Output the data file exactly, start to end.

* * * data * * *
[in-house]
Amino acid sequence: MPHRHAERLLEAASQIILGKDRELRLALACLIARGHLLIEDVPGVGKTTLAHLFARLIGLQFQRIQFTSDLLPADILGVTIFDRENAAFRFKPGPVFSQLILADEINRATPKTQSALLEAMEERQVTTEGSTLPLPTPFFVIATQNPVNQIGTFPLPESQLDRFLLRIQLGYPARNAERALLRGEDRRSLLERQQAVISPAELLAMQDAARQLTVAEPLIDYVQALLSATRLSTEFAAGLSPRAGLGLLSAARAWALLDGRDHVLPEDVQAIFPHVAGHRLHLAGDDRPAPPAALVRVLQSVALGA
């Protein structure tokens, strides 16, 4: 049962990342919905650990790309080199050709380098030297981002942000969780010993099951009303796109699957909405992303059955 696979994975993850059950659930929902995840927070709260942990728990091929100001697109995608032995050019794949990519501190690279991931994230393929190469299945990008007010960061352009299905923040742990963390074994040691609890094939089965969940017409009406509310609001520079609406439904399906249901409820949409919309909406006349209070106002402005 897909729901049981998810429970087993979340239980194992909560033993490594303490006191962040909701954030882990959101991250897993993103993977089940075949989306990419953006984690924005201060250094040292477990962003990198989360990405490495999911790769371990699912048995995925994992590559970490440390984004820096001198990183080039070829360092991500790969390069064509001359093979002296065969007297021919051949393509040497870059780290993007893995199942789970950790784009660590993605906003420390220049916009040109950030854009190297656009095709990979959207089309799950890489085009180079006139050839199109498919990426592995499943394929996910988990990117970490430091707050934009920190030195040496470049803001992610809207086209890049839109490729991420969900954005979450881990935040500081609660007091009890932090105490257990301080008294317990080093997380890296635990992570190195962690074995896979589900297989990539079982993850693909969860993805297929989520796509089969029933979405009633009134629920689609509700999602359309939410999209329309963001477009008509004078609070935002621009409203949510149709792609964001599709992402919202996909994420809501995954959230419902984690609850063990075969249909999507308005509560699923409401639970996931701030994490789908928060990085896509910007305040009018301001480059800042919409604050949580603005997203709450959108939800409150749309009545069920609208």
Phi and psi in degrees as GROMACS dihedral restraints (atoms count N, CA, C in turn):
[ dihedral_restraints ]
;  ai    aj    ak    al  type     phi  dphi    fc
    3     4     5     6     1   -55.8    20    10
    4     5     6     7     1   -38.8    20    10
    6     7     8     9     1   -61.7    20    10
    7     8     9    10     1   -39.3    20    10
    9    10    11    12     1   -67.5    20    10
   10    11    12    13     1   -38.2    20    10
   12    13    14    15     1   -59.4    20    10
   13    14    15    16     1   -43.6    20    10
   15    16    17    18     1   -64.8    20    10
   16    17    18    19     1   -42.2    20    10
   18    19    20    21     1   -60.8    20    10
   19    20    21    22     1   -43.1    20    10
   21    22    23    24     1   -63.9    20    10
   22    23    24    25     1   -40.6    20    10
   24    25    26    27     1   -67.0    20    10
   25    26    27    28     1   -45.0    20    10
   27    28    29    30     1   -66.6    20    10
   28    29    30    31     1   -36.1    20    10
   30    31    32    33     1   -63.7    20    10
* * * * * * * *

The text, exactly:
[in-house]
Amino acid sequence: MPHRHAERLLEAASQIILGKDRELRLALACLIARGHLLIEDVPGVGKTTLAHLFARLIGLQFQRIQFTSDLLPADILGVTIFDRENAAFRFKPGPVFSQLILADEINRATPKTQSALLEAMEERQVTTEGSTLPLPTPFFVIATQNPVNQIGTFPLPESQLDRFLLRIQLGYPARNAERALLRGEDRRSLLERQQAVISPAELLAMQDAARQLTVAEPLIDYVQALLSATRLSTEFAAGLSPRAGLGLLSAARAWALLDGRDHVLPEDVQAIFPHVAGHRLHLAGDDRPAPPAALVRVLQSVALGA
């Protein structure tokens, strides 16, 4: 049962990342919905650990790309080199050709380098030297981002942000969780010993099951009303796109699957909405992303059955 696979994975993850059950659930929902995840927070709260942990728990091929100001697109995608032995050019794949990519501190690279991931994230393929190469299945990008007010960061352009299905923040742990963390074994040691609890094939089965969940017409009406509310609001520079609406439904399906249901409820949409919309909406006349209070106002402005 897909729901049981998810429970087993979340239980194992909560033993490594303490006191962040909701954030882990959101991250897993993103993977089940075949989306990419953006984690924005201060250094040292477990962003990198989360990405490495999911790769371990699912048995995925994992590559970490440390984004820096001198990183080039070829360092991500790969390069064509001359093979002296065969007297021919051949393509040497870059780290993007893995199942789970950790784009660590993605906003420390220049916009040109950030854009190297656009095709990979959207089309799950890489085009180079006139050839199109498919990426592995499943394929996910988990990117970490430091707050934009920190030195040496470049803001992610809207086209890049839109490729991420969900954005979450881990935040500081609660007091009890932090105490257990301080008294317990080093997380890296635990992570190195962690074995896979589900297989990539079982993850693909969860993805297929989520796509089969029933979405009633009134629920689609509700999602359309939410999209329309963001477009008509004078609070935002621009409203949510149709792609964001599709992402919202996909994420809501995954959230419902984690609850063990075969249909999507308005509560699923409401639970996931701030994490789908928060990085896509910007305040009018301001480059800042919409604050949580603005997203709450959108939800409150749309009545069920609208």
Phi and psi in degrees as GROMACS dihedral restraints (atoms count N, CA, C in turn):
[ dihedral_restraints ]
;  ai    aj    ak    al  type     phi  dphi    fc
    3     4     5     6     1   -55.8    20    10
    4     5     6     7     1   -38.8    20    10
    6     7     8     9     1   -61.7    20    10
    7     8     9    10     1   -39.3    20    10
    9    10    11    12     1   -67.5    20    10
   10    11    12    13     1   -38.2    20    10
   12    13    14    15     1   -59.4    20    10
   13    14    15    16     1   -43.6    20    10
   15    16    17    18     1   -64.8    20    10
   16    17    18    19     1   -42.2    20    10
   18    19    20    21     1   -60.8    20    10
   19    20    21    22     1   -43.1    20    10
   21    22    23    24     1   -63.9    20    10
   22    23    24    25     1   -40.6    20    10
   24    25    26    27     1   -67.0    20    10
   25    26    27    28     1   -45.0    20    10
   27    28    29    30     1   -66.6    20    10
   28    29    30    31     1   -36.1    20    10
   30    31    32    33     1   -63.7    20    10